"Couldn't there be more intercultural exchange OUR way?"

November 13, 2019

Who talks about refugees in Tanzania, and what do they say?

November 10, 2019

#SudanUprising in Copenhagen

June 23, 2019

On 26 June I moderate talks & debate on #SudanUprising in #Copenhagen.

The Sudanese artist Khalid Albaih joins via Skype.

Kindly read Khalid's article a...

Update: Everyday Poetics: Instagramming Life in East Africa in Belgrade

April 26, 2019


April 12, 2019

Owl in Tanzanian Parliament - bad omen for freedom of speech and assembly.

January 30, 2019

On 29 January, when the Tanzanian Parliament (Bunge) was assembled in Dodoma, an owl flew in and watched the assembly. The owl is seen in Tanzanian (e...

''We've died''

January 22, 2019

Bikozulu tells the stories of the people making it through last week's terror attack in Nairobi.

See the Instagram post here

If you ask me, and someti...

FILM: Wakamba Forever

January 21, 2019

Colonianism revisited:

..''a hilarious take on Masaku and McMillan’s first encounter set in the 21st century. From a dramatic re-telling of the Kamba o...

Chuchu: ''We are not the audience. We are the story''.

January 20, 2019

Two important tweet threads (see below) which take point of departure in the New York Times coverage of the Riverside terror attack on 15 January 2019...

Field Work & more

November 9, 2018

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Saturday, August 26, 2017


I used to fear driving in Africa. When I left Copenhagen for two years in northern Uganda in 2005, I knew I had to drive an often loaded Toyota HiLux around West Nile, including crossing the River Nile on a very crowded ferry. The first times I had to cross from Adjumani to Laropi side in mornings, my stomach tied knots hours ahead. The scene at the crossing was at times manic with people and cars pushing for securing a free spot on the ferry. We had to reverse onto the ferry while avoiding to get a tyre stuck in the gap of the floor of the ferry, nor should we splash mud on walking passengers. During the rain season, the roads turned into mud, and when the tracks dried up with the sun, the road had taken a new formation. Then there were the risks of clashing with the Nile Coach (the daily bus connecting people of West Nile and South Sudan with Kampala), which basically bended gravity; break-downs, ambushes or what not.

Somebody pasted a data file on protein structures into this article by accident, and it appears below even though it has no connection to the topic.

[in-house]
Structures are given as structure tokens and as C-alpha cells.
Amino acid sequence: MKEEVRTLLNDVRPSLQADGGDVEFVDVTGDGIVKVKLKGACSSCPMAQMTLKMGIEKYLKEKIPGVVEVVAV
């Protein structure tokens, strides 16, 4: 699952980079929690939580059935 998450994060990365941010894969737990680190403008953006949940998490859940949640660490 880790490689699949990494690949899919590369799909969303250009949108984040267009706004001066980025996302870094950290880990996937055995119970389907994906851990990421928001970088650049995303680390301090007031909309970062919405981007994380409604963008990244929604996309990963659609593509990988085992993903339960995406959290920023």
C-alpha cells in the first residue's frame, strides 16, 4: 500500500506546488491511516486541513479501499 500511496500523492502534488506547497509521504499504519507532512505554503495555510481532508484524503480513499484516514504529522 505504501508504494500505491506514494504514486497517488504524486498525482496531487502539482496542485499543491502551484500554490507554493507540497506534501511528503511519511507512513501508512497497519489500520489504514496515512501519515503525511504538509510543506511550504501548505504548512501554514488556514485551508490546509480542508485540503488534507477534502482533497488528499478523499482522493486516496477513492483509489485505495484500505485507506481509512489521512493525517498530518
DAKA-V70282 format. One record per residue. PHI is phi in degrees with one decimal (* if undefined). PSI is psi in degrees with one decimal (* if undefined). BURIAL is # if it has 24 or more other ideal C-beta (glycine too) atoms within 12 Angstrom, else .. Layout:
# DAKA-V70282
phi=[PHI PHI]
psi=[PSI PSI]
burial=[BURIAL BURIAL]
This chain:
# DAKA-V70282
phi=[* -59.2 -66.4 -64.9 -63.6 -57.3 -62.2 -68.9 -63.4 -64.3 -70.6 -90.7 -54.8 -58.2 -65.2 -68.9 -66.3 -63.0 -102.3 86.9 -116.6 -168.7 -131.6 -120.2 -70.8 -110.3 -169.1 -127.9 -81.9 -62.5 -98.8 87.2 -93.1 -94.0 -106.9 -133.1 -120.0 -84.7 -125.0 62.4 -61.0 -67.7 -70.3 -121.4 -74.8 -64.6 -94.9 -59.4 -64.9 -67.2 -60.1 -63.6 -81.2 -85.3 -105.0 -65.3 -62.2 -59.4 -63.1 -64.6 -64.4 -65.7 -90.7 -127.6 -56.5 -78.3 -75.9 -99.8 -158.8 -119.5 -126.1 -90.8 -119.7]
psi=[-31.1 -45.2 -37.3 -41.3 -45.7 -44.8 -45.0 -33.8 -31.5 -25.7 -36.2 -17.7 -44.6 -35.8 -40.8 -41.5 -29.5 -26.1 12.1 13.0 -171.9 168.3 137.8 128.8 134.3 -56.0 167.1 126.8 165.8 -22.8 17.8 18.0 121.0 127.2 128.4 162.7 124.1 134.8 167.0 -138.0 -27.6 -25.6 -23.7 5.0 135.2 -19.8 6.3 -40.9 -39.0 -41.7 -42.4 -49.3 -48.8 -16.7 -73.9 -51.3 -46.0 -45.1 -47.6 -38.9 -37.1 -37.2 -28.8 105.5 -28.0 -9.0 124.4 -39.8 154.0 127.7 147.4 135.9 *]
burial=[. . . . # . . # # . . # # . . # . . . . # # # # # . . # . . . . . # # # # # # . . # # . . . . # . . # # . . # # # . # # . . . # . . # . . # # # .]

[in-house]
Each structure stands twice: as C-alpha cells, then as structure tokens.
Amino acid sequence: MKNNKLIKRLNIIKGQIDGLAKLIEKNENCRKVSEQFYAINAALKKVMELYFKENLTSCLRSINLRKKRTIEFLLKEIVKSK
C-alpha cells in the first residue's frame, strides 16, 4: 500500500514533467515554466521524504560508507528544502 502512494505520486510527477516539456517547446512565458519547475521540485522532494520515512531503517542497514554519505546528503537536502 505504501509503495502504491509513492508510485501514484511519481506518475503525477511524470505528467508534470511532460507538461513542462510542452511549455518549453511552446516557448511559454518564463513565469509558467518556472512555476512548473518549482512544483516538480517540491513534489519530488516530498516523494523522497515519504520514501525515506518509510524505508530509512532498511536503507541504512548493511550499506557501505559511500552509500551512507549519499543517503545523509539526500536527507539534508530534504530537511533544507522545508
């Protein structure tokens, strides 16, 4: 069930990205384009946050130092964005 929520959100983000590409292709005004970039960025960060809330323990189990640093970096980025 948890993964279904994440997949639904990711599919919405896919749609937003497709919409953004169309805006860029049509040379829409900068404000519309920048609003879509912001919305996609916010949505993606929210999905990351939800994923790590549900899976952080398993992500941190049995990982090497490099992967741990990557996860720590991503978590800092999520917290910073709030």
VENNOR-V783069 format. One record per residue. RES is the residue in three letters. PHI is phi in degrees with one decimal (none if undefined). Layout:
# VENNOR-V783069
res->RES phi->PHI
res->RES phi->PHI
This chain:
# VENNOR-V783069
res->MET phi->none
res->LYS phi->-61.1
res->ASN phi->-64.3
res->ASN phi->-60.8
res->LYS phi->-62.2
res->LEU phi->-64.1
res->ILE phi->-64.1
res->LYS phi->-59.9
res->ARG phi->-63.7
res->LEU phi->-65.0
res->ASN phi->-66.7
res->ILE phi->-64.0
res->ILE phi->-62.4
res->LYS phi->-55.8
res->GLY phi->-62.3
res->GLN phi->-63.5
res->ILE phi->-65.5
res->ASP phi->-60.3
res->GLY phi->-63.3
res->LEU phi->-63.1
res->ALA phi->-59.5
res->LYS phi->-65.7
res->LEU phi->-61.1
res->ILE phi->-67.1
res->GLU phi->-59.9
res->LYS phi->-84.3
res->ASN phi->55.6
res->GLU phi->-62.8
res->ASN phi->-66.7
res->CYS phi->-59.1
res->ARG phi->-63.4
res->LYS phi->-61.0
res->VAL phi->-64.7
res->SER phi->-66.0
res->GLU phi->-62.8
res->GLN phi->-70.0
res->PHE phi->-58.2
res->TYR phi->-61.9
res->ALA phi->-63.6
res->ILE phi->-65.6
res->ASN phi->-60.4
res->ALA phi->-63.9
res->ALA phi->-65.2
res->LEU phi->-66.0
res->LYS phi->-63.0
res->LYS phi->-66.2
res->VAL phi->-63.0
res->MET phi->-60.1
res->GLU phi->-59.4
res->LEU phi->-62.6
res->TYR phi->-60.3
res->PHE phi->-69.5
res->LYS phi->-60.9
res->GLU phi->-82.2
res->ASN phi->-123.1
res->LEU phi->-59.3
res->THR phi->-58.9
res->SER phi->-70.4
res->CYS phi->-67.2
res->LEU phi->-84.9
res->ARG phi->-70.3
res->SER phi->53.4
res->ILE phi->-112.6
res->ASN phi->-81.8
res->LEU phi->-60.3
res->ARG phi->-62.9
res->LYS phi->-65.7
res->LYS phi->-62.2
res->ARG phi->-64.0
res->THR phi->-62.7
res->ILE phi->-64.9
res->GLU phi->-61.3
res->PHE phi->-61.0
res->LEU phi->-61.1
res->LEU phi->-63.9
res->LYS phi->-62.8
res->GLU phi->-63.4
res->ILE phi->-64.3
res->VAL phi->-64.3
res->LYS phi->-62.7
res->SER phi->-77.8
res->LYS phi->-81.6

Fear is not a bad thing, but it can either make life impossible, or grow you stronger. We were put in situations where we had to ask ourselves questions of potential risks with high frequency. When I'd leave Adjumani for Koboko, I'd call a colleague in the other end before I left. We'd check up upon each other. In Swahili, I learnt later, you ask 'umefika' - have you arrived? (Swahili is a language and culture of constant check-ups and check-ins).


For me still, the fact that I made two years in West Nile (and am looking forward to going back in a month's time for an assignment) obviously exposed me to the typical questions of what a woman can or cannot do. (I hope you figured out what I'd answer if you'd ask). It also created a sort of baseline, and I often think 'For every time I'd board that crazy ferry crossing the Nile, and kept arriving safely', there are just so many other things not to be afraid of.

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PhD Student, MA in African Studies, journalist and former development worker. Heart tilted towards the Balkans & East Africa: Refugees, Peripheries, Imaginaries & Humanitarianism